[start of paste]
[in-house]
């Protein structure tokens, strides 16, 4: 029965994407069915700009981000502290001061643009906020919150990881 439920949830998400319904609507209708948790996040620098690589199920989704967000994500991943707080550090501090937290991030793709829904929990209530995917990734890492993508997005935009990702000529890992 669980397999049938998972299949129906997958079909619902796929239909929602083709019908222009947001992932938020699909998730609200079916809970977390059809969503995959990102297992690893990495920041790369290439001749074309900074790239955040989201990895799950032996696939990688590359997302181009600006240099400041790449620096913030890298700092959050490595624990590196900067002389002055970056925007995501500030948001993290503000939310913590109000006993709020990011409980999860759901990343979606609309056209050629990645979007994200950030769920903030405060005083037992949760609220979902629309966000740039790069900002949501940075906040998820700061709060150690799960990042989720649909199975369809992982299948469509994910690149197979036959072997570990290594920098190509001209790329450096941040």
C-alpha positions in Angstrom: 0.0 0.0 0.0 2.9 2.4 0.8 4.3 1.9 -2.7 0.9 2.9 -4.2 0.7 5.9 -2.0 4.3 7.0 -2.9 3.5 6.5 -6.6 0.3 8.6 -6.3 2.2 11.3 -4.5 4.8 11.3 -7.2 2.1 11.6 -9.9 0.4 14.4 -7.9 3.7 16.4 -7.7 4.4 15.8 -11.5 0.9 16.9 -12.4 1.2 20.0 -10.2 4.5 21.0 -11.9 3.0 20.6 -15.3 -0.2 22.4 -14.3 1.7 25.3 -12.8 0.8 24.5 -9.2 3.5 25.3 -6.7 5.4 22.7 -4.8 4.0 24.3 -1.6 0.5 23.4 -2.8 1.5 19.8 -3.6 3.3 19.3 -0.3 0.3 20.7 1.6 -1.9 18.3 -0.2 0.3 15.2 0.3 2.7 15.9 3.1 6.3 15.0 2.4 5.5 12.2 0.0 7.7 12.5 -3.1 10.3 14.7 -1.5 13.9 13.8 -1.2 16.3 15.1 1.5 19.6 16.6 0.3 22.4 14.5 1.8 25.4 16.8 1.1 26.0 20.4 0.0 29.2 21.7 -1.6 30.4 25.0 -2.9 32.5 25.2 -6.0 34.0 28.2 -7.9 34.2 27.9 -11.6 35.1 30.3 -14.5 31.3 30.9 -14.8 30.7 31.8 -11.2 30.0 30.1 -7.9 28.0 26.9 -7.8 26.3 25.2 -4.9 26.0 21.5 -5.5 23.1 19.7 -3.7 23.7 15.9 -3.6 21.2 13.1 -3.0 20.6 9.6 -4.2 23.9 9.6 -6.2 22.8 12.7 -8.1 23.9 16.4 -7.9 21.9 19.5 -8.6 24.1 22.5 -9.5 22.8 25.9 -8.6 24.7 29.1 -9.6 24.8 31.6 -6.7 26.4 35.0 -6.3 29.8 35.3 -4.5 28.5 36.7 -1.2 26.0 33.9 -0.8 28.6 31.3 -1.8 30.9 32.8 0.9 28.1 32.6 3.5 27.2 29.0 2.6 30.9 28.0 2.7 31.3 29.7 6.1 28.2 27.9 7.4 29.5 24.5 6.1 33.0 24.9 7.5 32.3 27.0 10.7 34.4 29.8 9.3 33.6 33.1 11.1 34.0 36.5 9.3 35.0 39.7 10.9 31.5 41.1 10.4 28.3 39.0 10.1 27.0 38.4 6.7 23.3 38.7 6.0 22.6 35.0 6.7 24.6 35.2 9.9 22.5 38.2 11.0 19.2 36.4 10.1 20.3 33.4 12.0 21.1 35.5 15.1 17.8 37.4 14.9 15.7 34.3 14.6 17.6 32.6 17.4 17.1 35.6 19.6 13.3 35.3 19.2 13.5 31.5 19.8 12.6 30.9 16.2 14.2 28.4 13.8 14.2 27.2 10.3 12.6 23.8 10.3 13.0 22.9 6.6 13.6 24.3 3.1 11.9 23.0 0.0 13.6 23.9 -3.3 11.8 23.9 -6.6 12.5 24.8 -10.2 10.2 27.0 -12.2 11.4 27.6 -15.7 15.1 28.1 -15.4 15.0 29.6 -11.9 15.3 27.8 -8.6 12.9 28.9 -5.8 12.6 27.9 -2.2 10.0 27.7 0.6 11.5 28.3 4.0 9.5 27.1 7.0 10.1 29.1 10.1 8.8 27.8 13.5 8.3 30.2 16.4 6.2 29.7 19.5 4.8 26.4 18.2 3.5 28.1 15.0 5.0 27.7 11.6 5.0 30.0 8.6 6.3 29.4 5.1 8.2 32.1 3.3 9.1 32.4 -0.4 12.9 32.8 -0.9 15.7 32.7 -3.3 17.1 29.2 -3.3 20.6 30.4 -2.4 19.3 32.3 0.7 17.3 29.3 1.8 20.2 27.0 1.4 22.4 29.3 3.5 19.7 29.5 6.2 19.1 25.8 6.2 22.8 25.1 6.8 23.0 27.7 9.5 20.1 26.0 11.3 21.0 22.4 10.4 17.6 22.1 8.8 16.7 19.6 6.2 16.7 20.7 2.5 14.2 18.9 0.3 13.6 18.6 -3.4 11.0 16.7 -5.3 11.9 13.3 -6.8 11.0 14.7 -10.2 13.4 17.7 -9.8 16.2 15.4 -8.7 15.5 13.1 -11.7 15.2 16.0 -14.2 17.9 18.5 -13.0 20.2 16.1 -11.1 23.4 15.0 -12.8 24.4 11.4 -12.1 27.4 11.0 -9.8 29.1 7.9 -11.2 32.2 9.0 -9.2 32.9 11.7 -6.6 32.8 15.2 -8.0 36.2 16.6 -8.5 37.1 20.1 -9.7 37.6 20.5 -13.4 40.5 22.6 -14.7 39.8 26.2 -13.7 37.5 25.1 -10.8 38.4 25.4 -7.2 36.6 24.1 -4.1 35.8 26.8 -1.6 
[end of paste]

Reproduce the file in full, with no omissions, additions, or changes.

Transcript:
[in-house]
């Protein structure tokens, strides 16, 4: 029965994407069915700009981000502290001061643009906020919150990881 439920949830998400319904609507209708948790996040620098690589199920989704967000994500991943707080550090501090937290991030793709829904929990209530995917990734890492993508997005935009990702000529890992 669980397999049938998972299949129906997958079909619902796929239909929602083709019908222009947001992932938020699909998730609200079916809970977390059809969503995959990102297992690893990495920041790369290439001749074309900074790239955040989201990895799950032996696939990688590359997302181009600006240099400041790449620096913030890298700092959050490595624990590196900067002389002055970056925007995501500030948001993290503000939310913590109000006993709020990011409980999860759901990343979606609309056209050629990645979007994200950030769920903030405060005083037992949760609220979902629309966000740039790069900002949501940075906040998820700061709060150690799960990042989720649909199975369809992982299948469509994910690149197979036959072997570990290594920098190509001209790329450096941040």
C-alpha positions in Angstrom: 0.0 0.0 0.0 2.9 2.4 0.8 4.3 1.9 -2.7 0.9 2.9 -4.2 0.7 5.9 -2.0 4.3 7.0 -2.9 3.5 6.5 -6.6 0.3 8.6 -6.3 2.2 11.3 -4.5 4.8 11.3 -7.2 2.1 11.6 -9.9 0.4 14.4 -7.9 3.7 16.4 -7.7 4.4 15.8 -11.5 0.9 16.9 -12.4 1.2 20.0 -10.2 4.5 21.0 -11.9 3.0 20.6 -15.3 -0.2 22.4 -14.3 1.7 25.3 -12.8 0.8 24.5 -9.2 3.5 25.3 -6.7 5.4 22.7 -4.8 4.0 24.3 -1.6 0.5 23.4 -2.8 1.5 19.8 -3.6 3.3 19.3 -0.3 0.3 20.7 1.6 -1.9 18.3 -0.2 0.3 15.2 0.3 2.7 15.9 3.1 6.3 15.0 2.4 5.5 12.2 0.0 7.7 12.5 -3.1 10.3 14.7 -1.5 13.9 13.8 -1.2 16.3 15.1 1.5 19.6 16.6 0.3 22.4 14.5 1.8 25.4 16.8 1.1 26.0 20.4 0.0 29.2 21.7 -1.6 30.4 25.0 -2.9 32.5 25.2 -6.0 34.0 28.2 -7.9 34.2 27.9 -11.6 35.1 30.3 -14.5 31.3 30.9 -14.8 30.7 31.8 -11.2 30.0 30.1 -7.9 28.0 26.9 -7.8 26.3 25.2 -4.9 26.0 21.5 -5.5 23.1 19.7 -3.7 23.7 15.9 -3.6 21.2 13.1 -3.0 20.6 9.6 -4.2 23.9 9.6 -6.2 22.8 12.7 -8.1 23.9 16.4 -7.9 21.9 19.5 -8.6 24.1 22.5 -9.5 22.8 25.9 -8.6 24.7 29.1 -9.6 24.8 31.6 -6.7 26.4 35.0 -6.3 29.8 35.3 -4.5 28.5 36.7 -1.2 26.0 33.9 -0.8 28.6 31.3 -1.8 30.9 32.8 0.9 28.1 32.6 3.5 27.2 29.0 2.6 30.9 28.0 2.7 31.3 29.7 6.1 28.2 27.9 7.4 29.5 24.5 6.1 33.0 24.9 7.5 32.3 27.0 10.7 34.4 29.8 9.3 33.6 33.1 11.1 34.0 36.5 9.3 35.0 39.7 10.9 31.5 41.1 10.4 28.3 39.0 10.1 27.0 38.4 6.7 23.3 38.7 6.0 22.6 35.0 6.7 24.6 35.2 9.9 22.5 38.2 11.0 19.2 36.4 10.1 20.3 33.4 12.0 21.1 35.5 15.1 17.8 37.4 14.9 15.7 34.3 14.6 17.6 32.6 17.4 17.1 35.6 19.6 13.3 35.3 19.2 13.5 31.5 19.8 12.6 30.9 16.2 14.2 28.4 13.8 14.2 27.2 10.3 12.6 23.8 10.3 13.0 22.9 6.6 13.6 24.3 3.1 11.9 23.0 0.0 13.6 23.9 -3.3 11.8 23.9 -6.6 12.5 24.8 -10.2 10.2 27.0 -12.2 11.4 27.6 -15.7 15.1 28.1 -15.4 15.0 29.6 -11.9 15.3 27.8 -8.6 12.9 28.9 -5.8 12.6 27.9 -2.2 10.0 27.7 0.6 11.5 28.3 4.0 9.5 27.1 7.0 10.1 29.1 10.1 8.8 27.8 13.5 8.3 30.2 16.4 6.2 29.7 19.5 4.8 26.4 18.2 3.5 28.1 15.0 5.0 27.7 11.6 5.0 30.0 8.6 6.3 29.4 5.1 8.2 32.1 3.3 9.1 32.4 -0.4 12.9 32.8 -0.9 15.7 32.7 -3.3 17.1 29.2 -3.3 20.6 30.4 -2.4 19.3 32.3 0.7 17.3 29.3 1.8 20.2 27.0 1.4 22.4 29.3 3.5 19.7 29.5 6.2 19.1 25.8 6.2 22.8 25.1 6.8 23.0 27.7 9.5 20.1 26.0 11.3 21.0 22.4 10.4 17.6 22.1 8.8 16.7 19.6 6.2 16.7 20.7 2.5 14.2 18.9 0.3 13.6 18.6 -3.4 11.0 16.7 -5.3 11.9 13.3 -6.8 11.0 14.7 -10.2 13.4 17.7 -9.8 16.2 15.4 -8.7 15.5 13.1 -11.7 15.2 16.0 -14.2 17.9 18.5 -13.0 20.2 16.1 -11.1 23.4 15.0 -12.8 24.4 11.4 -12.1 27.4 11.0 -9.8 29.1 7.9 -11.2 32.2 9.0 -9.2 32.9 11.7 -6.6 32.8 15.2 -8.0 36.2 16.6 -8.5 37.1 20.1 -9.7 37.6 20.5 -13.4 40.5 22.6 -14.7 39.8 26.2 -13.7 37.5 25.1 -10.8 38.4 25.4 -7.2 36.6 24.1 -4.1 35.8 26.8 -1.6 